Since the results of the American election, many of us at FLIF have debated how to handle this and what our actions should be in the coming months.
Quite simply: FLIF stands by its mandate to defend intellectual freedom and stand up for social justice. We believe, as Desmond Tutu said, “If you are neutral in situations of injustice, you have chosen the side of the oppressor.”
Hate speech is generally categorized as speech, gesture, conduct, writing or display which may incite violent or prejudicial action by disparaging or intimidating an individual or group. When a person is acting in an inflammatory manner by categorizing minority groups with negative attributes and perpetrating views that are deliberately harmful to said groups, the result is that the use of these words, expressions, gestures or displays cause and reinforce the subordination of these groups.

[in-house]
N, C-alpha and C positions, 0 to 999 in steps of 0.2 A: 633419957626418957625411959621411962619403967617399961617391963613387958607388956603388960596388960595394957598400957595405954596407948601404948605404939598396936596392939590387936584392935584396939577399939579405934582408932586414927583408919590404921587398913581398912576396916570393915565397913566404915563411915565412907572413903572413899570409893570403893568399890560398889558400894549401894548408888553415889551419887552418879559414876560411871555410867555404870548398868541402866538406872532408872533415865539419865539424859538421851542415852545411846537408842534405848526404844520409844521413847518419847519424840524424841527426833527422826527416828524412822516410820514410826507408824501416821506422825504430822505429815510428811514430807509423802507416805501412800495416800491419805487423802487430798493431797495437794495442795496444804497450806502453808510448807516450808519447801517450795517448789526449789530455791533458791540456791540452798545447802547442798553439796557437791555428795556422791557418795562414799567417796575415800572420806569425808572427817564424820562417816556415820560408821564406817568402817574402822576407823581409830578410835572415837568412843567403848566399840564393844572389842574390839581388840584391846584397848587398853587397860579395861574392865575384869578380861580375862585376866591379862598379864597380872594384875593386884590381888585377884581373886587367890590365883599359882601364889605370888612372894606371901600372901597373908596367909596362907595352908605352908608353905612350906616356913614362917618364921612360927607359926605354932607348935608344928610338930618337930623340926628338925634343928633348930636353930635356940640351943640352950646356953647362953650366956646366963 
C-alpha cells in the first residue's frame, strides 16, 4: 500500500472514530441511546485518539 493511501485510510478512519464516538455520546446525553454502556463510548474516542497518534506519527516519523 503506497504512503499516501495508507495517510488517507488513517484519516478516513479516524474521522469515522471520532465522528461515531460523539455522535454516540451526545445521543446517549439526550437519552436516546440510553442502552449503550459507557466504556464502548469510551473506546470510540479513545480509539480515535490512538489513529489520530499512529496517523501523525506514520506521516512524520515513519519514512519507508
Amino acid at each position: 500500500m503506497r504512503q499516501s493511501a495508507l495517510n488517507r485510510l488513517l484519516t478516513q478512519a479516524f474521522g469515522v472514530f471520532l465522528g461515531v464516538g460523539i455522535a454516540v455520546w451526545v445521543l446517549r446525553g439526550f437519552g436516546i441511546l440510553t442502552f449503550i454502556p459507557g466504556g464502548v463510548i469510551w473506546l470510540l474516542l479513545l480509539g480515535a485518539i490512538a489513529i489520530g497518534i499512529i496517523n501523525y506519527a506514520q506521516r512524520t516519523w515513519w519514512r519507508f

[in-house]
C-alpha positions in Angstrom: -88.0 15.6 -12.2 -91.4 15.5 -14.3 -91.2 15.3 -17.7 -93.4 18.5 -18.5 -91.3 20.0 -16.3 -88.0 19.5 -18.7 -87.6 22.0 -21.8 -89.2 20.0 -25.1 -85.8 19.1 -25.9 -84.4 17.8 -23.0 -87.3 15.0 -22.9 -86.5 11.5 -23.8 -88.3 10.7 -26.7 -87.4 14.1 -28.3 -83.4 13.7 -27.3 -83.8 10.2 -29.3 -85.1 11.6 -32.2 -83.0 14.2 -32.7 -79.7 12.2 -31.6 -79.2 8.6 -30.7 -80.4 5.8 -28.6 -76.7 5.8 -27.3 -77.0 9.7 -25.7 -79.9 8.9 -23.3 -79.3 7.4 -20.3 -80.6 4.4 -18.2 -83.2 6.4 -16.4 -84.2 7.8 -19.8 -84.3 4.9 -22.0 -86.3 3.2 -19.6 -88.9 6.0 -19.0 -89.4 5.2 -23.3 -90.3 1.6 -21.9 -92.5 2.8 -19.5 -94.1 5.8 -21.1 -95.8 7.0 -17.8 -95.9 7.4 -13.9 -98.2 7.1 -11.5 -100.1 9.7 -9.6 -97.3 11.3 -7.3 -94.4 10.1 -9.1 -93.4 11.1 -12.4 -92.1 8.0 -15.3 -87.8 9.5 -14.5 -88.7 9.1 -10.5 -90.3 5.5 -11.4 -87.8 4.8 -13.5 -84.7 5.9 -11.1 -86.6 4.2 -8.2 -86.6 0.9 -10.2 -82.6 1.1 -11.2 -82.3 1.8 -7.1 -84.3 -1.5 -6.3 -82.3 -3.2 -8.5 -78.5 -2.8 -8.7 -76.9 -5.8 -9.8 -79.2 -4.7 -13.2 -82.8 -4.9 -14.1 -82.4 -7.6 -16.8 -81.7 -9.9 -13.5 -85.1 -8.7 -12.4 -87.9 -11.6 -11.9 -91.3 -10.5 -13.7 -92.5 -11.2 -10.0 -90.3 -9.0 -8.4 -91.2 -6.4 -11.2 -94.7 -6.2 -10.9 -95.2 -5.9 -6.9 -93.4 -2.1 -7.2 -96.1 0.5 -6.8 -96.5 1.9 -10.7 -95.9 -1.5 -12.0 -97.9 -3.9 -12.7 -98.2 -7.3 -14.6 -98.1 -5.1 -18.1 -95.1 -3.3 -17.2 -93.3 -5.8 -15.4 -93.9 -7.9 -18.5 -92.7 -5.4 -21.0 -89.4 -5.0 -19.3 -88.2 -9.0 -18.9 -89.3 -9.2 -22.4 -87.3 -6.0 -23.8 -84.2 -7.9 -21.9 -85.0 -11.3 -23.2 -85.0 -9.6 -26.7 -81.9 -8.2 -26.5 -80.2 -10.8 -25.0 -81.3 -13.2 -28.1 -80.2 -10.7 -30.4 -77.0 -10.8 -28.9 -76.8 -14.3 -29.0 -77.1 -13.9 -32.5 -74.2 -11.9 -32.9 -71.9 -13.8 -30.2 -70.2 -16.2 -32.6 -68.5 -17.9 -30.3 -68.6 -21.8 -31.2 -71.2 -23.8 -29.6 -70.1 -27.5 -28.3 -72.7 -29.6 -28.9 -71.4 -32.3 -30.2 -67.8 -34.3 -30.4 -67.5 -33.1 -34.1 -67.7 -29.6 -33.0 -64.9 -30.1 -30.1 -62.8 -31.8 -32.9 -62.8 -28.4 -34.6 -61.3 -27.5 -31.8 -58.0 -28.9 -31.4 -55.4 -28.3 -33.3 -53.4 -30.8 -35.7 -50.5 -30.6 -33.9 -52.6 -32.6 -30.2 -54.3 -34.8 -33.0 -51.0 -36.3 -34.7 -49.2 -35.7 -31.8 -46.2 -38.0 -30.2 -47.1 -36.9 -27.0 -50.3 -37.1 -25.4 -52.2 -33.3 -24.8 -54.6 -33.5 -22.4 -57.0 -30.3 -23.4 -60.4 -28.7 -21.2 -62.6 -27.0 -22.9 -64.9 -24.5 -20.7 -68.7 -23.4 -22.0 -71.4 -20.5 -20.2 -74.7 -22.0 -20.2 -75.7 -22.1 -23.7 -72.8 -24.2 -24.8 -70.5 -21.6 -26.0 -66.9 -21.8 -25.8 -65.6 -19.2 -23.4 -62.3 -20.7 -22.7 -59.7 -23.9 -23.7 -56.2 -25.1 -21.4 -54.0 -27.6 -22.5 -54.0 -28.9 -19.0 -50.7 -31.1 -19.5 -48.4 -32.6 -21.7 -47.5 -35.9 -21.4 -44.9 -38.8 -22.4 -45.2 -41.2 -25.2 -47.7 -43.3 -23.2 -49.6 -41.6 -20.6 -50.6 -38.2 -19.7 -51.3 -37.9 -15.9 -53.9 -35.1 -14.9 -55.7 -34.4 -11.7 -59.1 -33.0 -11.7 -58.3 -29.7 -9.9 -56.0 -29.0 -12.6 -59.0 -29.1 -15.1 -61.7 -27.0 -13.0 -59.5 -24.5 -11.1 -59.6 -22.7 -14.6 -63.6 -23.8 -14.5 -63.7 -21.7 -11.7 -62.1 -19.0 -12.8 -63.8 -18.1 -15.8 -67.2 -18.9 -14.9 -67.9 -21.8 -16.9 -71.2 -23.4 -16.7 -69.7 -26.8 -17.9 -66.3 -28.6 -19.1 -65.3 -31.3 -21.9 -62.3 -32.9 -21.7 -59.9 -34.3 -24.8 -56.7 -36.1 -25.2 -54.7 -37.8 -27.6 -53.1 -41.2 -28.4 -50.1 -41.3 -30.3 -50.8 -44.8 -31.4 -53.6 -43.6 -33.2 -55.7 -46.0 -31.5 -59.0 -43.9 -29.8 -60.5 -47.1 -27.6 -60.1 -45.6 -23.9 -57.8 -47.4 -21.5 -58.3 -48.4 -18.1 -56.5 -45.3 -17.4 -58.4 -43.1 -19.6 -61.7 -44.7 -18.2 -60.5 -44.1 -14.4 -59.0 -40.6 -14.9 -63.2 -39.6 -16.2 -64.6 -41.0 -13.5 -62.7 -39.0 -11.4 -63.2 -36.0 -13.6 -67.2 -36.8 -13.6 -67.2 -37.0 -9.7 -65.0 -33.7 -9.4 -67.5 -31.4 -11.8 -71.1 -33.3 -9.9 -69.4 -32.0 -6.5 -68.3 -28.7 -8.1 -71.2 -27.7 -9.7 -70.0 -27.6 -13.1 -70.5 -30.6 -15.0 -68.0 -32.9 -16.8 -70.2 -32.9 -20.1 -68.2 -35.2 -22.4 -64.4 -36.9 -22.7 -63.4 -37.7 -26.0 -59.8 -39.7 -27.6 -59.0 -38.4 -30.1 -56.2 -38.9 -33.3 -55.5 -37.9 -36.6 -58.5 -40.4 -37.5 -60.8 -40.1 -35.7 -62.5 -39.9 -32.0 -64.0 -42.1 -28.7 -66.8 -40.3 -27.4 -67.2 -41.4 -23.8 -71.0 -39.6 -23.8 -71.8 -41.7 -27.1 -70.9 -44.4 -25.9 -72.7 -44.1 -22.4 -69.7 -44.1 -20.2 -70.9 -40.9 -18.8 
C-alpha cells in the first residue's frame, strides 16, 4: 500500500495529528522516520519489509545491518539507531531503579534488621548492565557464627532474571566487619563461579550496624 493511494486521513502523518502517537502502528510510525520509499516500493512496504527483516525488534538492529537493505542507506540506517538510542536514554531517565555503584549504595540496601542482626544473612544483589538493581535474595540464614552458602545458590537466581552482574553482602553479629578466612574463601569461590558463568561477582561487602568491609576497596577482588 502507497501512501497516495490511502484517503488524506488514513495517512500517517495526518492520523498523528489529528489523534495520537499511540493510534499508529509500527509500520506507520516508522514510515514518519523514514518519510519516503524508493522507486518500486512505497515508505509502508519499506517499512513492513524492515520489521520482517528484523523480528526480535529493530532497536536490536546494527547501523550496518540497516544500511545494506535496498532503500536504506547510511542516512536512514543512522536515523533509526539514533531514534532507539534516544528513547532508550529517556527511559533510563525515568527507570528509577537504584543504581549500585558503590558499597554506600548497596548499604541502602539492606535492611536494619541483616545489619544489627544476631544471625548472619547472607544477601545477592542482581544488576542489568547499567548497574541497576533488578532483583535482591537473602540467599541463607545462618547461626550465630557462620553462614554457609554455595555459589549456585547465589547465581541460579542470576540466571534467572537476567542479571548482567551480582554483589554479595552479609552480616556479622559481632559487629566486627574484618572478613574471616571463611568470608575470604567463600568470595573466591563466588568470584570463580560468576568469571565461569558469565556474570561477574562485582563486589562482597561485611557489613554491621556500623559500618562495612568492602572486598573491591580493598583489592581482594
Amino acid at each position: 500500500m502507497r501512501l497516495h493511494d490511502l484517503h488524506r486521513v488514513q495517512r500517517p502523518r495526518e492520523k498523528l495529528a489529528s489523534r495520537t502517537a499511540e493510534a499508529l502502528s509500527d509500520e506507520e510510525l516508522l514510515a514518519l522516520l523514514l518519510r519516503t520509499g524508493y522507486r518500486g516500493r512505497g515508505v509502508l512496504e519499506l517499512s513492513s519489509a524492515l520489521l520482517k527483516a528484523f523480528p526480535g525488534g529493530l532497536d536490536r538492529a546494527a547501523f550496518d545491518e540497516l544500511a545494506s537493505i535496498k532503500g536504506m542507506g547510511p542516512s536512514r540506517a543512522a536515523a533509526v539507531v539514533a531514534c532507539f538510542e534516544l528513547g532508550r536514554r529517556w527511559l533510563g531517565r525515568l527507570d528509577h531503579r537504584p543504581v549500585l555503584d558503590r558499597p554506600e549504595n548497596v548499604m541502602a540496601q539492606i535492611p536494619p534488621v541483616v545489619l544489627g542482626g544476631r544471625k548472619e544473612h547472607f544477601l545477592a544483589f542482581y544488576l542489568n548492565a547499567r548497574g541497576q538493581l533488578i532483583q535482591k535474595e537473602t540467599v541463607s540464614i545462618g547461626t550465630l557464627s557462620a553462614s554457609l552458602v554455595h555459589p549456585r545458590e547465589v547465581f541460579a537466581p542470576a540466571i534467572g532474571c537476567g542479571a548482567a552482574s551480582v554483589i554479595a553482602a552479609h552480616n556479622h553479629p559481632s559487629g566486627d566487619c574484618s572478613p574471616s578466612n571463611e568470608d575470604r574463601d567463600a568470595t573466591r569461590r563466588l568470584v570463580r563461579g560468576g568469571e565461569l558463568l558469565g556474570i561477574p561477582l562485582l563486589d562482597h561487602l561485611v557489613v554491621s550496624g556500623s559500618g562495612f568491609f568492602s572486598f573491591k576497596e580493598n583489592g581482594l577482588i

A presidential nominee calling for a registry of Muslims or a vice presidential nominee creating a law to jail same-sex couples applying for marriage licenses clearly meet these guidelines. Their words, especially when spoken from a position of power, are detrimental to civil liberties and used to justify violence towards minority groups. Citizens of a country should not be involuntarily placed on a registry based on the colour of their skin or their religion. Press outlets should not be denied access or threatened with lawsuits by government officials.
Freedom of speech is a person’s protected right to criticize its government, not a government official’s right to disparage a populace. Human rights are not political issues, nor are they privileges to be doled out by a governmental official. They are to be protected against suppression and incendiary behaviours by all responsible citizens.